• The service collected information and used secure electronic systems. However, it did not always analyse information support activities and continually improve.
  • Staff did not always feel actively engaged or empowered.
  • There was a new strategy for Mount Vernon Cancer Centre. However, as this was new, staff were not all clear about the vision and strategy.
  • There was a system to provide governance of the chemotherapy service. The arrangements were undergoing some development at a divisional level.

However:

  • The service leaders were experienced, available and accessible to staff. There was a lead nurse for chemotherapy services across the trust. Who was supported by unit managers, consultants and a senior management team for Mount Vernon Cancer Centre
  • The service engaged well with patients, to improve services.

Chemotherapy

Requires improvement

Updated 5 April 2016

Overall the service offered within chemotherapy required improvement, although the service was outstanding for caring.

Although the hospital gathered patient information such as hospital acquired infections and reviewed these through its clinical governance processes, there was no oversight of urgent transfers.

There was a process in place to obtain rapid treatment for patients who were suspected of having neutropenic sepsis via an acute oncology service. Only 30% of patients who were suspected of having neutropenic sepsis received antibiotics within two hours of admission. However, not all these patients were seen at MVCC, but at neighbouring trusts. There was an effective procedure in place to minimise chemotherapy being given via the incorrect route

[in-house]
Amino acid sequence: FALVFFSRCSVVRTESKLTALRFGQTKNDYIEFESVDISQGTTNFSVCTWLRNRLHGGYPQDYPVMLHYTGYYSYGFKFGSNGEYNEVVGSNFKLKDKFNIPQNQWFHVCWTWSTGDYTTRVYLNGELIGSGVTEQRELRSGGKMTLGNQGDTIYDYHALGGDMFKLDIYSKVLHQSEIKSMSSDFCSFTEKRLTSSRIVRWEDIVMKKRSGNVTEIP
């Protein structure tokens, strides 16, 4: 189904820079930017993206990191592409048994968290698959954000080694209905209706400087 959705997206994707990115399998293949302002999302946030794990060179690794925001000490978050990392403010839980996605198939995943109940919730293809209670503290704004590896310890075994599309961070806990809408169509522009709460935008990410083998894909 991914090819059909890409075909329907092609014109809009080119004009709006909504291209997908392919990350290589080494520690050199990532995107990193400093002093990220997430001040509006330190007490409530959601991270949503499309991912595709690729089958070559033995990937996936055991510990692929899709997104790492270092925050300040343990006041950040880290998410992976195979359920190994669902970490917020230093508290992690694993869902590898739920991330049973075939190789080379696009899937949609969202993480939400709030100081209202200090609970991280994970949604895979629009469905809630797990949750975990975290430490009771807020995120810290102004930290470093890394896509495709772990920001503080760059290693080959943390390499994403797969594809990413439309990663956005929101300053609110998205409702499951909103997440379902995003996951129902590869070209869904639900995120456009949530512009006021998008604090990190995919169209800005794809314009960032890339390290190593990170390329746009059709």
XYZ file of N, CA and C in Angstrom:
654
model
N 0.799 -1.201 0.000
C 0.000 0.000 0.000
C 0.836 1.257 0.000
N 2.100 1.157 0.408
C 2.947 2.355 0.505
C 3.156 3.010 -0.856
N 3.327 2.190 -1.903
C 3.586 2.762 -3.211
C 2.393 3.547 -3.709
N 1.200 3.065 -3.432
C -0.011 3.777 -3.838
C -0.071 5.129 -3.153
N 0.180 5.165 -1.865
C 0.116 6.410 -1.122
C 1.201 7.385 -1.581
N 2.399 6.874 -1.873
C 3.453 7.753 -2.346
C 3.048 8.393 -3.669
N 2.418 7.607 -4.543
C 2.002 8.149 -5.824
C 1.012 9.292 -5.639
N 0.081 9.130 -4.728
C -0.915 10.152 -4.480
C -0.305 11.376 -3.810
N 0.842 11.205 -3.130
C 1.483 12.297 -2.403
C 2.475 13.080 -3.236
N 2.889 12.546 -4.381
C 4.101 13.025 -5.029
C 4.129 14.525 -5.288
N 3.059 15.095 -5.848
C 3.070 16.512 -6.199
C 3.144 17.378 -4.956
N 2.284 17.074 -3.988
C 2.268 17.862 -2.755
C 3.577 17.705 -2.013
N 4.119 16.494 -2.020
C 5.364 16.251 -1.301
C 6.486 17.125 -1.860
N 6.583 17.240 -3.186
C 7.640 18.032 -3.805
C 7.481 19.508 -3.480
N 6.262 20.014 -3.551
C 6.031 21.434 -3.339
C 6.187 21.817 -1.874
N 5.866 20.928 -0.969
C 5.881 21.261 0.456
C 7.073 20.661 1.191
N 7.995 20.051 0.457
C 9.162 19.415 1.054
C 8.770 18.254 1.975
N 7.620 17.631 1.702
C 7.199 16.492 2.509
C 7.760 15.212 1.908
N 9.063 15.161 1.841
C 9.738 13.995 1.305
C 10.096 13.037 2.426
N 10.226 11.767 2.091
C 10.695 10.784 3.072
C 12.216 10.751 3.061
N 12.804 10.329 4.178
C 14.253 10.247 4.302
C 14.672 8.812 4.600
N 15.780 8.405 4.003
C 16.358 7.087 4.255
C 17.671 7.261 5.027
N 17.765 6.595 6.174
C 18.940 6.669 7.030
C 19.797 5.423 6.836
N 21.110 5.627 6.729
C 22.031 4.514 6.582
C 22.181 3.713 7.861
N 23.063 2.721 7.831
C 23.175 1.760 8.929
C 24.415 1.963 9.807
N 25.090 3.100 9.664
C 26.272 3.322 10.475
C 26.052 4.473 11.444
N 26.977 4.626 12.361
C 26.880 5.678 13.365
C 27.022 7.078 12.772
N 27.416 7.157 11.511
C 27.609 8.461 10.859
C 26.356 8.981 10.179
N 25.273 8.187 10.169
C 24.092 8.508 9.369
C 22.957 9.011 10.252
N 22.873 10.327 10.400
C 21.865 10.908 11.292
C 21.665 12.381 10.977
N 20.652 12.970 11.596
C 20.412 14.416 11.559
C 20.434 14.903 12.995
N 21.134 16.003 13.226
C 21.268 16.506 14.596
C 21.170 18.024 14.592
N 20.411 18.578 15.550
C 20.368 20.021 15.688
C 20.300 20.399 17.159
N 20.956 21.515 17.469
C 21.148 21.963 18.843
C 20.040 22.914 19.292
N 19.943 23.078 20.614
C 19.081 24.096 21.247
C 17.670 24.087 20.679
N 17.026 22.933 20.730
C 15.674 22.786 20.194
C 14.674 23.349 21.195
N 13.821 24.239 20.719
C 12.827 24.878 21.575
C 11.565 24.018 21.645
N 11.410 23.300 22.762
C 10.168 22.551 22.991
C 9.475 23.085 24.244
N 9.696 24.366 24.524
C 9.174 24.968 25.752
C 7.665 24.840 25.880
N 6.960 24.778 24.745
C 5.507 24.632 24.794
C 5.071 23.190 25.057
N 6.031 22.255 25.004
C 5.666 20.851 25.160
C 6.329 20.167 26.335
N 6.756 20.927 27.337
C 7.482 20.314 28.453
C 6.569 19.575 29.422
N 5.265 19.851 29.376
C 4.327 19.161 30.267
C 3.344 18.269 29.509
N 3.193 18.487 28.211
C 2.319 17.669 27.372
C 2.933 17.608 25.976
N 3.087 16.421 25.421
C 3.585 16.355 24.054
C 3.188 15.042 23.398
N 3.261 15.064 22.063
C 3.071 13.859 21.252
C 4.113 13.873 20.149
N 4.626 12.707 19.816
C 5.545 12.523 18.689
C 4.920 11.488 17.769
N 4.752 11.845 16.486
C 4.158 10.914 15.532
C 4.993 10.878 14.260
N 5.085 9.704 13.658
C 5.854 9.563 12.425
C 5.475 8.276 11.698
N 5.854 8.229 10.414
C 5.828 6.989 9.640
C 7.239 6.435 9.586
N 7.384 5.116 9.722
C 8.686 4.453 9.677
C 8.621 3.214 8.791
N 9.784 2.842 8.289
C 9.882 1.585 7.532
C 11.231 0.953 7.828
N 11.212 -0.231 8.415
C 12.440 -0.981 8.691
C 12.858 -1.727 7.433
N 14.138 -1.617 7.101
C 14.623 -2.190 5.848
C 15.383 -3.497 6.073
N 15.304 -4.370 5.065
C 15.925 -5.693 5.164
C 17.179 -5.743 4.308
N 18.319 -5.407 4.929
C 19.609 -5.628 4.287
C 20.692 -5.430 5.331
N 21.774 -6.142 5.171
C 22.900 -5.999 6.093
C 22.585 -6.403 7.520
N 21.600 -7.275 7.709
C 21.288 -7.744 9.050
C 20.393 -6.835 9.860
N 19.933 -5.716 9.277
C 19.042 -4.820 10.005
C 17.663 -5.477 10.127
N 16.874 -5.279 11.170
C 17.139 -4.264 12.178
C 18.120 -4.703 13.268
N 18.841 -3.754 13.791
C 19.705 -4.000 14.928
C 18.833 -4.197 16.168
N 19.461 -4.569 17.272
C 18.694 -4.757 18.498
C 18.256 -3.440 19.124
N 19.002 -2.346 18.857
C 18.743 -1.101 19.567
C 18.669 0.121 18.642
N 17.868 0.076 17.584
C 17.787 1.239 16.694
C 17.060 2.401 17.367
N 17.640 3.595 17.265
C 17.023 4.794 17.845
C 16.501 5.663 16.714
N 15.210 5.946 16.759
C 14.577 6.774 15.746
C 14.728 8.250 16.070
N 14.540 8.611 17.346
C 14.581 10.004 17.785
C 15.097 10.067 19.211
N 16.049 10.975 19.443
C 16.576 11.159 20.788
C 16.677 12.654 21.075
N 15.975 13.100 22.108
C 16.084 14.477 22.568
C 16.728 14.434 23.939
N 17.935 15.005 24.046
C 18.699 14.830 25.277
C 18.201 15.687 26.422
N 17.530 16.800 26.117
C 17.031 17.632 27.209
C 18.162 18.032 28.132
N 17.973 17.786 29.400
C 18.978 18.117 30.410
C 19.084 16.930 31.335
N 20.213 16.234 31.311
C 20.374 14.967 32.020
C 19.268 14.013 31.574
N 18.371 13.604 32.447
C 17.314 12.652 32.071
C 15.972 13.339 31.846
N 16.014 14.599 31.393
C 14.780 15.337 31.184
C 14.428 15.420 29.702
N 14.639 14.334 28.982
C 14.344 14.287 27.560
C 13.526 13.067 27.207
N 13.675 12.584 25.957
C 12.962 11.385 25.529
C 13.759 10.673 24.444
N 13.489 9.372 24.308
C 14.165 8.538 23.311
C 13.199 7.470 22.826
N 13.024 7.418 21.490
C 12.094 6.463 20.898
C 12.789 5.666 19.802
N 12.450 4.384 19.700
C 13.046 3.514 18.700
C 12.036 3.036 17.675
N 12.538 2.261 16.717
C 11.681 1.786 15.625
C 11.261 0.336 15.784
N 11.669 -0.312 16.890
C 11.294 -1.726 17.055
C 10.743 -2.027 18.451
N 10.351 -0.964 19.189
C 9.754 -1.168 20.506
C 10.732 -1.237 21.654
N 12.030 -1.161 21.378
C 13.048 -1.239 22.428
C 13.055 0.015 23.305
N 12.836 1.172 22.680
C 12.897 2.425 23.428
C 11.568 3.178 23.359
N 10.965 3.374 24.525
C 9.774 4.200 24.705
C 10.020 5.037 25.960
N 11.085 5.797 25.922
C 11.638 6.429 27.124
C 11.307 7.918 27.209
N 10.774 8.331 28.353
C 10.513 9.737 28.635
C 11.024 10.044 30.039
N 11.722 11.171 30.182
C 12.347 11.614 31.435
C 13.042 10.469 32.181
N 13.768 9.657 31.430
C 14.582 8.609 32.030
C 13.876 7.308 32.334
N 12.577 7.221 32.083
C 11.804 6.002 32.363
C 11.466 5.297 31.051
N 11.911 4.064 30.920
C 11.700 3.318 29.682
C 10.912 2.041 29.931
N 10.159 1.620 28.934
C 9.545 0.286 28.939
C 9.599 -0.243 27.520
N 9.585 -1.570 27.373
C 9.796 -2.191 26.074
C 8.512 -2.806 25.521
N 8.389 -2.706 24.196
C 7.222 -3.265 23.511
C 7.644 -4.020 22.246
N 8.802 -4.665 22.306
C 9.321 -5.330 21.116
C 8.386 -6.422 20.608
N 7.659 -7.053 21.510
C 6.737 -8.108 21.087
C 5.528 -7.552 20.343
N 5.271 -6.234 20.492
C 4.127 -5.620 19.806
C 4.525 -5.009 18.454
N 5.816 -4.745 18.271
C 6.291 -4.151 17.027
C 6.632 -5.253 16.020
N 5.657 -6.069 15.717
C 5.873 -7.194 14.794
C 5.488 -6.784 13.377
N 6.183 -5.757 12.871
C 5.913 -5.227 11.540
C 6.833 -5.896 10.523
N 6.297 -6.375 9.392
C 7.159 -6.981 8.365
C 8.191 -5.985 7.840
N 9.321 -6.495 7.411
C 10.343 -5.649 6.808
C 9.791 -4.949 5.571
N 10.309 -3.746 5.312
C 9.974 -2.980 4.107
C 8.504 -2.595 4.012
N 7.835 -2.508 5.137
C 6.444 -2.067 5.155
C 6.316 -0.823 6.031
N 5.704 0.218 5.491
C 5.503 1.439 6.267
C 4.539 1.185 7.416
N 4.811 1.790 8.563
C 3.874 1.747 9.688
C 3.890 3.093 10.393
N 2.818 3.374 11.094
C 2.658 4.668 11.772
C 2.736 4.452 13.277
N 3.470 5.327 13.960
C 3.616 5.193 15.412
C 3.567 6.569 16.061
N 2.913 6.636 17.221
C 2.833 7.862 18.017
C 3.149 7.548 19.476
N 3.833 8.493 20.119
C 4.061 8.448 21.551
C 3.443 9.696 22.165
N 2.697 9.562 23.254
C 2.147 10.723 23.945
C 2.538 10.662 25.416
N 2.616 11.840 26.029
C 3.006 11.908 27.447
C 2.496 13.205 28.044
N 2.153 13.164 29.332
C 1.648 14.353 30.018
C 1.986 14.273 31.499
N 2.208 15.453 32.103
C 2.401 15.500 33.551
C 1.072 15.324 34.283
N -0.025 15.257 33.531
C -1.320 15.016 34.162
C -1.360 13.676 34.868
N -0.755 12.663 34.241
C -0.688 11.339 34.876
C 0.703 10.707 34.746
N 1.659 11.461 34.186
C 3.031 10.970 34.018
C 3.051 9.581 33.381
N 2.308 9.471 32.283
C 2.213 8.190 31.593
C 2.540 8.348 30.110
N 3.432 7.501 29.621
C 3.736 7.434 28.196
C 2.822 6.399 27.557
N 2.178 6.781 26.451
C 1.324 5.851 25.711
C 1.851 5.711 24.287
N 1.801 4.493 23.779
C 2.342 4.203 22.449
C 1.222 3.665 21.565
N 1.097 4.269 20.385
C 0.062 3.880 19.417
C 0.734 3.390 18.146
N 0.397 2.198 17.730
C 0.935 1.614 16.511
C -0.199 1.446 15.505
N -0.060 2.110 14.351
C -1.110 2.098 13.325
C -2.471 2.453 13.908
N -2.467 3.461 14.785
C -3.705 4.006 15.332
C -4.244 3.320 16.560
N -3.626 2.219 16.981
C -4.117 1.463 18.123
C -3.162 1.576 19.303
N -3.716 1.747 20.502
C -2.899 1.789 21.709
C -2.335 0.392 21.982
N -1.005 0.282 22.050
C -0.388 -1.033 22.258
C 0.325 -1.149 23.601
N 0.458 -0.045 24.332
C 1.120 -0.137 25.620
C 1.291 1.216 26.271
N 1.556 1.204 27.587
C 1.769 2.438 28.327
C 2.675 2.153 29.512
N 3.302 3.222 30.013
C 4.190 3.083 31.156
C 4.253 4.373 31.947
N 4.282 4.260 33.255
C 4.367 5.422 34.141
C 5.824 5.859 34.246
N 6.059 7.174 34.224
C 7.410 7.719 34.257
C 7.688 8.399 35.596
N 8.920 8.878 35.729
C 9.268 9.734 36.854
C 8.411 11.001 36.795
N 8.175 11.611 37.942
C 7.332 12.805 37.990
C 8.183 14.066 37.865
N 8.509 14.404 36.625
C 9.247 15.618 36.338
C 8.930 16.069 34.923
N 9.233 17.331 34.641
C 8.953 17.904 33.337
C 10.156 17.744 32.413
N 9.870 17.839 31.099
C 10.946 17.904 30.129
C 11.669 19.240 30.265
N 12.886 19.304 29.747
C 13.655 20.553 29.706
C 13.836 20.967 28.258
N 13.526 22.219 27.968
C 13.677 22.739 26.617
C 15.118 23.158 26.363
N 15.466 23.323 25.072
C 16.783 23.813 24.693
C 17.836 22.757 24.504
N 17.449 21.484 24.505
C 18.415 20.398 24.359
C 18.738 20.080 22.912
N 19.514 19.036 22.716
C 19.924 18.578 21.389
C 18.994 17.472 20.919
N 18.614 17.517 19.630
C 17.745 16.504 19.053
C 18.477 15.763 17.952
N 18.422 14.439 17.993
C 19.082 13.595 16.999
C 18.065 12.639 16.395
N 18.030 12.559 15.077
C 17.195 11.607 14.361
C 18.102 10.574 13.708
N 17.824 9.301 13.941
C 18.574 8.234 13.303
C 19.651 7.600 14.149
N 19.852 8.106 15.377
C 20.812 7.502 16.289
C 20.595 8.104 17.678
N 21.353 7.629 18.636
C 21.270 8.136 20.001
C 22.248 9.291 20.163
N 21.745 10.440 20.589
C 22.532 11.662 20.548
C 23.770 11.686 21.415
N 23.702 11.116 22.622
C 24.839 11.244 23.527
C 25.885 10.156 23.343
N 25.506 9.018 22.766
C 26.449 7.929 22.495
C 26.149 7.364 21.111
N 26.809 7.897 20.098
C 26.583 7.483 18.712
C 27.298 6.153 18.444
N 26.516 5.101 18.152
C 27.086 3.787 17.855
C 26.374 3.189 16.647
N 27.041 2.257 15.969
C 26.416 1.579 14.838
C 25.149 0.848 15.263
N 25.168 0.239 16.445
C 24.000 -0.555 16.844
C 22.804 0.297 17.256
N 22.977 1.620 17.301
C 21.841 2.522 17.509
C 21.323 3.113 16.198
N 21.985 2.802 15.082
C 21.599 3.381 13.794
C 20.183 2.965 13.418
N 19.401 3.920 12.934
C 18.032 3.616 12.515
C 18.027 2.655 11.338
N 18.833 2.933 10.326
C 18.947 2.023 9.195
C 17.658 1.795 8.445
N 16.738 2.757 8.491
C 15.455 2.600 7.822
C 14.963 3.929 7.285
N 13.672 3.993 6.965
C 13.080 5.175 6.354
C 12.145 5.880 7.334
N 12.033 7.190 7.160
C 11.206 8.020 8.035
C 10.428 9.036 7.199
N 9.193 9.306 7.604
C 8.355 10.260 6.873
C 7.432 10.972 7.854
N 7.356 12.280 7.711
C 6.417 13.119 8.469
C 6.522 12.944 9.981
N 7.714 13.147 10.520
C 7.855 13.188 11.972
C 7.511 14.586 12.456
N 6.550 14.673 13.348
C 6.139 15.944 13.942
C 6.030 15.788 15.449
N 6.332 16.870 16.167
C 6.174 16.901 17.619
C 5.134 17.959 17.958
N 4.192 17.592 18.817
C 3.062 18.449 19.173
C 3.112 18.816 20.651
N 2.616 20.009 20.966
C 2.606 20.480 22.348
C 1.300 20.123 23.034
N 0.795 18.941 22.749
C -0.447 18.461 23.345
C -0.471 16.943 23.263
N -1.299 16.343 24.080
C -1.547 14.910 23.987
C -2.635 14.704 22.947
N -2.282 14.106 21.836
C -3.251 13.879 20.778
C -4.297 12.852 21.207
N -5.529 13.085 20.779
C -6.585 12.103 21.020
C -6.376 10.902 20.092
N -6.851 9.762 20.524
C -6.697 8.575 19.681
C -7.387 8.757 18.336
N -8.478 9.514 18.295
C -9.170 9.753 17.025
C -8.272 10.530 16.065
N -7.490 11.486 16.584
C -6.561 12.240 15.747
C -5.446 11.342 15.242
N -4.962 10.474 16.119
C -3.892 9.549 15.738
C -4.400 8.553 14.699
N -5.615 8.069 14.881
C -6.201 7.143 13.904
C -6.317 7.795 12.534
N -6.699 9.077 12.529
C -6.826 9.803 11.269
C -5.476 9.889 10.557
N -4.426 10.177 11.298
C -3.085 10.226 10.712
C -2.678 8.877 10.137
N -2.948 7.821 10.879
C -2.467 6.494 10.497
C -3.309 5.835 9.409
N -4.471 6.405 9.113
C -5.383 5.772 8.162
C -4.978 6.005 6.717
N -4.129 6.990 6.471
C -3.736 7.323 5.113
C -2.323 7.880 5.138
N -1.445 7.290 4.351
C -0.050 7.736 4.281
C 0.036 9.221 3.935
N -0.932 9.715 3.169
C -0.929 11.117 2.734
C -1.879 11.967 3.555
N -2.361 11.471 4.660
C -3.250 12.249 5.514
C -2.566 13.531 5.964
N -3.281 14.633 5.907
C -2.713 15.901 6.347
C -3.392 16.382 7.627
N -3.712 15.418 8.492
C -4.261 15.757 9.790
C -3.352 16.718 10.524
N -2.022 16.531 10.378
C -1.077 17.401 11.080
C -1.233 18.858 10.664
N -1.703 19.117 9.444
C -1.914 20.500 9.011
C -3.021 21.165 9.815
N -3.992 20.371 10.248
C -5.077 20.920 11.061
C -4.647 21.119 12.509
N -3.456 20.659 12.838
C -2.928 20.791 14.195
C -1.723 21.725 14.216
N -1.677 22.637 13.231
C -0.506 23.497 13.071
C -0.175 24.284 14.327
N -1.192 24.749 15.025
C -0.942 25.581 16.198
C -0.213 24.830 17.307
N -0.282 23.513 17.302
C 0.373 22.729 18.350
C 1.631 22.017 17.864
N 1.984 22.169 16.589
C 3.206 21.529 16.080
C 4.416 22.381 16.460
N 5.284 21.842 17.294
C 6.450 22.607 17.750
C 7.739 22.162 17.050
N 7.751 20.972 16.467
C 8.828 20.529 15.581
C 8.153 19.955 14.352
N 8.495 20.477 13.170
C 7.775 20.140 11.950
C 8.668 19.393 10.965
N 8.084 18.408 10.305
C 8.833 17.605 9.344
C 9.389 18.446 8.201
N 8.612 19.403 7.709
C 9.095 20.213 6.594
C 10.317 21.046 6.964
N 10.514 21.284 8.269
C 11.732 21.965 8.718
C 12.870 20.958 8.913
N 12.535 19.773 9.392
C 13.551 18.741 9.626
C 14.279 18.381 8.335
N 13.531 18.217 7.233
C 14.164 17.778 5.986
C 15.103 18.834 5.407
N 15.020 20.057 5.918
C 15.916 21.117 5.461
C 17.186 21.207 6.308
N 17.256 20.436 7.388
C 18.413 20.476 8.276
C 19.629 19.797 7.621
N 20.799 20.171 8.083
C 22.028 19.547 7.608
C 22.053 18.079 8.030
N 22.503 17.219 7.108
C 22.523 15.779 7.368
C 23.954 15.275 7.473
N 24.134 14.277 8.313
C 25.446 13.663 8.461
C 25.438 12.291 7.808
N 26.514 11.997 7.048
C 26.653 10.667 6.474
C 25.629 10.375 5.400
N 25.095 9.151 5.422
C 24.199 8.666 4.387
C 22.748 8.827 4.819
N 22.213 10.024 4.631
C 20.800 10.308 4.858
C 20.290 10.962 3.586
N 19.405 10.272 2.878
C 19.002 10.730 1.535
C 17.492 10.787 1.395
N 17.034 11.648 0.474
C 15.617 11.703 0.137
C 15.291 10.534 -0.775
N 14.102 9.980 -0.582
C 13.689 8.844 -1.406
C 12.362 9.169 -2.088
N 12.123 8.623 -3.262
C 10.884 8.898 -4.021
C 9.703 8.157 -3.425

Staff understood their responsibilities to raise concerns, record and report safety incidents, and near misses, and to report them internally and externally, although learning from incidents and complaints was limited.

All areas appeared clean, the units were bright. However, the building at Mount Vernon was old and required updating and refurbishment.

There were almost always long queues in the outpatients department at Mount Vernon for patients to be checked in for their treatment, although patients who were nervous, for example, if they were needle phobic, were seen and reassured as soon as possible. There were always long waits for treatment, whether the patient chose to have a one stop option, or blood tests on one day and treatment the next. Patients who required daily treatment, but did not need an in-patient bed, were able to stay in the hospital’s on-site hostel.

Patients often needed to go outside the main building to access other services. Often their individual needs were not always met with regards to keeping warm and dry.

Patients who required specialised treatment by a plastic surgeon for extravasation, needed to be transferred off site. The service to insert PICC lines, operated three days per week. This meant patients sometimes had their first treatment via a cannula, without the PICC line in situ.

Infection rates were low. There had been no reported incidents of MRSA or C Diff. in the two years prior to our inspection. Clinical waste was disposed of safely. This included chemotherapy waste. There were arrangements in place for managing medicines, including chemotherapy and radioactive substances to keep people safe.